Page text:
Geeks2U Promise
We guarantee you'll love our fast, friendly service - or we'll refund your money.  
133,572 Happy Customers & Counting
Need tech support?
1300 769 448
Extended hours, 7 days a week
Home  /  geekspeak  /  Shop online, pickup in-store – the perfect compromise?

Shop online, pickup in-store – the perfect compromise?

Do you walk the digital aisles but then drive to the counter?

I’ve been shopping online for years but I’ve always had my purchases posted to me. I have the luxury of a separate mailing address in the city, with staff who will sign for parcels, so I don’t need to wait at home by the front door for couriers. If you work in an office you probably take advantage of the mailroom and occasionally have your online shopping delivered to work.

When I need to buy something I always turn to the internet first. When it comes to visiting a physical shopping centre, my motto is “get in, get what you want and get the hell out”. Wherever possible I do my research online and then decide whether it’s cheaper and more convenient to buy online or in the store. If I am going to the store, I call ahead to see if it’s in stock so I don’t waste time wandering the aisles searching for something which isn’t there. Even when I buy fish and chips for dinner I ring ahead to save time and then walk straight past all the people waiting in the shop for their chips to cook.

Recently I did something which I’ve never done before; I ordered and paid for something online but elected to collect it from the store rather than have it delivered. I was helping my kids buy me some movies from JB Hi-Fi for Father’s Day and I was concerned that the discs might not arrive in time considering there’s probably a late rush for Father’s Day gifts like movies. So I arranged to pick up the movies from my nearest JB Hi-Fi which is only a few minutes drive away — much closer than driving into the city to collect my mail.

I ordered the movies at 11pm and received an email at 9am the next morning to say they were ready to collect. All I had to do was drive to the shop that afternoon, walk straight to the counter and collect my parcel. There was a little head-scratching by the staff but we got there in the end. It seemed like the best compromise to ensure that the movies were in my kids’ hands in time for Father’s Day.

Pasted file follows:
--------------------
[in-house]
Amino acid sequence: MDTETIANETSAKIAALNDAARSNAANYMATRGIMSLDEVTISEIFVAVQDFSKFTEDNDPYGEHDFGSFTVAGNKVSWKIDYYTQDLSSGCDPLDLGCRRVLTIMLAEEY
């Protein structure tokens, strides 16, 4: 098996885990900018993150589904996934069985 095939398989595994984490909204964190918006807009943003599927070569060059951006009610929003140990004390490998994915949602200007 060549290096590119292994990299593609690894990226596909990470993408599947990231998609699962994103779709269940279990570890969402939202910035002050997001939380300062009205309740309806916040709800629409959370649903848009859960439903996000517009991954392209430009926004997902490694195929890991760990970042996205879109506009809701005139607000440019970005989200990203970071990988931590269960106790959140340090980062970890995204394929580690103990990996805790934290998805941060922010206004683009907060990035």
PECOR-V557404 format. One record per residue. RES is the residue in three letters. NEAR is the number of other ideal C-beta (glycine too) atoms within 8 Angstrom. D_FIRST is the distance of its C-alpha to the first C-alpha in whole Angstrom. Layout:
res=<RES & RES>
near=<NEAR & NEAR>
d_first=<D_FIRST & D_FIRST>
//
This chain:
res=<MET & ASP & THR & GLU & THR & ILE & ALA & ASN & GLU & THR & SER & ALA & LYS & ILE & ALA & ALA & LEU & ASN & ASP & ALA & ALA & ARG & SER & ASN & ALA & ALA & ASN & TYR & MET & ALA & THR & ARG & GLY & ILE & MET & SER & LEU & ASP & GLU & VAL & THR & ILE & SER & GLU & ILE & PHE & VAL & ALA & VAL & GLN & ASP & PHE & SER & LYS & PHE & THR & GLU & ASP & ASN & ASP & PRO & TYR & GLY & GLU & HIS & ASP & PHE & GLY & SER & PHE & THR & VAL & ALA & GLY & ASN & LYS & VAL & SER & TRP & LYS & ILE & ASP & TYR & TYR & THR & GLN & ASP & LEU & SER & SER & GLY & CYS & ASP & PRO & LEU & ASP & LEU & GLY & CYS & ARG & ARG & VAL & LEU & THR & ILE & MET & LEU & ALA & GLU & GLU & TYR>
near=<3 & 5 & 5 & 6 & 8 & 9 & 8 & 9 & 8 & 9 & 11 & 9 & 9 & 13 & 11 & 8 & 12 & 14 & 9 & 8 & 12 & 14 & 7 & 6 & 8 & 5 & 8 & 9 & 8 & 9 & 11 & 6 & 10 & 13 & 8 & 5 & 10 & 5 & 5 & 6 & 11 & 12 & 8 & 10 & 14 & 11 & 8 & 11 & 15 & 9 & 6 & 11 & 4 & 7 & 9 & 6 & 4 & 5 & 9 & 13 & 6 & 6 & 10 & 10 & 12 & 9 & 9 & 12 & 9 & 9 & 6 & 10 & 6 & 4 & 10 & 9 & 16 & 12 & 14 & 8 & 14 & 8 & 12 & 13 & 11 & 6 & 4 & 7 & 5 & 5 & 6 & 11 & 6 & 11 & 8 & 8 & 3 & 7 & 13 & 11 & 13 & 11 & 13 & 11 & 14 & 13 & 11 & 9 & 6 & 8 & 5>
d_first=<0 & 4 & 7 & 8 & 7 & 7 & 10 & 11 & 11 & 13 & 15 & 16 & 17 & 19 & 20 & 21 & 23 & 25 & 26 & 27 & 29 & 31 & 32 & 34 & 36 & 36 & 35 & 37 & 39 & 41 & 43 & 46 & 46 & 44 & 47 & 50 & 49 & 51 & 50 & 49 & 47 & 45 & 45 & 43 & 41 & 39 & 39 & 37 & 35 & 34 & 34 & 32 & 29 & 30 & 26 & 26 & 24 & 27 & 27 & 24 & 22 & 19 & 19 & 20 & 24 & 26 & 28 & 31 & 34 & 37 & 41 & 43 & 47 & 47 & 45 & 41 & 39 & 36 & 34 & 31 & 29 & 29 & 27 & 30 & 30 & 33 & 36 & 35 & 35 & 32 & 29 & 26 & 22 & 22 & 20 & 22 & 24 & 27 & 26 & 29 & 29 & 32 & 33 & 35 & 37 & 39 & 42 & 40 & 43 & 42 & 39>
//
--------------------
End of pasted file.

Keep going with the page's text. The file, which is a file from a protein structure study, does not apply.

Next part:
The weekend before I bought some furniture from Ikea, but I chose it online first so I could pay a lightning visit to the notoriously time-consuming store — striking hard and fast like a guerrilla of shopping. Receiving flat-packed furniture in the post wasn’t likely to win me any friends at my mail delivery centre. It didn’t occur to me to check if I could order online and then collect in person, although I’ll investigate this option next time.

Of course there’s still room for screw-ups in the order online and pickup model, but we seem to have come along way from the early days when such systems required someone to manually re-enter your order. Now internet shopping is usually tied directly into backend retail systems, offering a handy compromise for those times when you don’t want to wander the aisles but it suits you to buy over the counter.

In the early days of interactive television trials I ordered a pizza on the screen and then drove to the store to collect it — only to discover that my dinner order was still sitting unnoticed in the printer tray at the pizza shop. It was a less than auspicious start to electronic ordering, but it seems that times have changed.

Have you ordered online and collected over the counter? Was it easier or did it turn into an unmitigated disaster?


Recent News

Social media can be a huge force for change, and in these times where many of us are bouncing in and out of lockdowns, also a vital lifeline for communication on everything from important matters to the wildly trivial. We’re all allowed our personal obsessions, after all. However, many of us don’t think about the

Microsoft recently released its first public-facing beta version of the Windows 11 operating system that it will ship later this year. You’ve got to be signed up to its Windows Insider program to get it – and be willing to accept a little risk in terms of unstable operating systems – but then this is

Telstra recently announced that its 5G coverage for its mobile phone network covers around 75% of the Australian population. It’s also announced the “longest” (as in range) 5G phone call in the world, spanning some 113km in Gippsland. Meanwhile, rival telco Optus has claimed that it’s hit 300mbps upstream on trials of its emerging mmWave

Microsoft recently announced its next generation of the Windows operating system, Windows 11. If you’re thinking that seems odd given it did announce some years back that Windows 10 would be the “final” version of Windows, you’re not alone. For many years now, Microsoft’s simply provided Windows 10 updates rather than “new” versions of Windows,

Coronavirus (COVID-19) Update

Learn about the precautions we are taking and our new contactless pick-up and remote service options. Read More
Get help setting up your home office or homework area today. Learn More